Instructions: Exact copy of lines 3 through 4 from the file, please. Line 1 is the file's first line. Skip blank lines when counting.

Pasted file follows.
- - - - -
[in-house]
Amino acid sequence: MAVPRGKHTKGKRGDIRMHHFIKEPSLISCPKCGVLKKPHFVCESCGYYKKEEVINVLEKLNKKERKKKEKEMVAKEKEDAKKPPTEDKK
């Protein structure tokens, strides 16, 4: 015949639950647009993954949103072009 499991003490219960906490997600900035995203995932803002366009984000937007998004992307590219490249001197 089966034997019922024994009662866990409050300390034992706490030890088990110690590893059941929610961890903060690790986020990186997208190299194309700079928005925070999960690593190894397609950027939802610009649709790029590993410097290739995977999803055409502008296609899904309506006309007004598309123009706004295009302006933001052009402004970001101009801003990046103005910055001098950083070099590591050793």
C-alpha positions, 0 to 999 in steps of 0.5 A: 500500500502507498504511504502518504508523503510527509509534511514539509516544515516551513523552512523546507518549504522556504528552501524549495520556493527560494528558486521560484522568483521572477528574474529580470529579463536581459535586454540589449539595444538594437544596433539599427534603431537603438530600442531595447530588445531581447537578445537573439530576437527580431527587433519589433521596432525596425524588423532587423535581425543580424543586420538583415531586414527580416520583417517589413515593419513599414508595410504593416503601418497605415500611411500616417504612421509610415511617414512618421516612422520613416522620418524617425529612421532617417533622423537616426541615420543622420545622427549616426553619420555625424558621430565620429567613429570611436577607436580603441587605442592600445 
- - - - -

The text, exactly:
């Protein structure tokens, strides 16, 4: 015949639950647009993954949103072009 499991003490219960906490997600900035995203995932803002366009984000937007998004992307590219490249001197 089966034997019922024994009662866990409050300390034992706490030890088990110690590893059941929610961890903060690790986020990186997208190299194309700079928005925070999960690593190894397609950027939802610009649709790029590993410097290739995977999803055409502008296609899904309506006309007004598309123009706004295009302006933001052009402004970001101009801003990046103005910055001098950083070099590591050793």
C-alpha positions, 0 to 999 in steps of 0.5 A: 500500500502507498504511504502518504508523503510527509509534511514539509516544515516551513523552512523546507518549504522556504528552501524549495520556493527560494528558486521560484522568483521572477528574474529580470529579463536581459535586454540589449539595444538594437544596433539599427534603431537603438530600442531595447530588445531581447537578445537573439530576437527580431527587433519589433521596432525596425524588423532587423535581425543580424543586420538583415531586414527580416520583417517589413515593419513599414508595410504593416503601418497605415500611411500616417504612421509610415511617414512618421516612422520613416522620418524617425529612421532617417533622423537616426541615420543622420545622427549616426553619420555625424558621430565620429567613429570611436577607436580603441587605442592600445 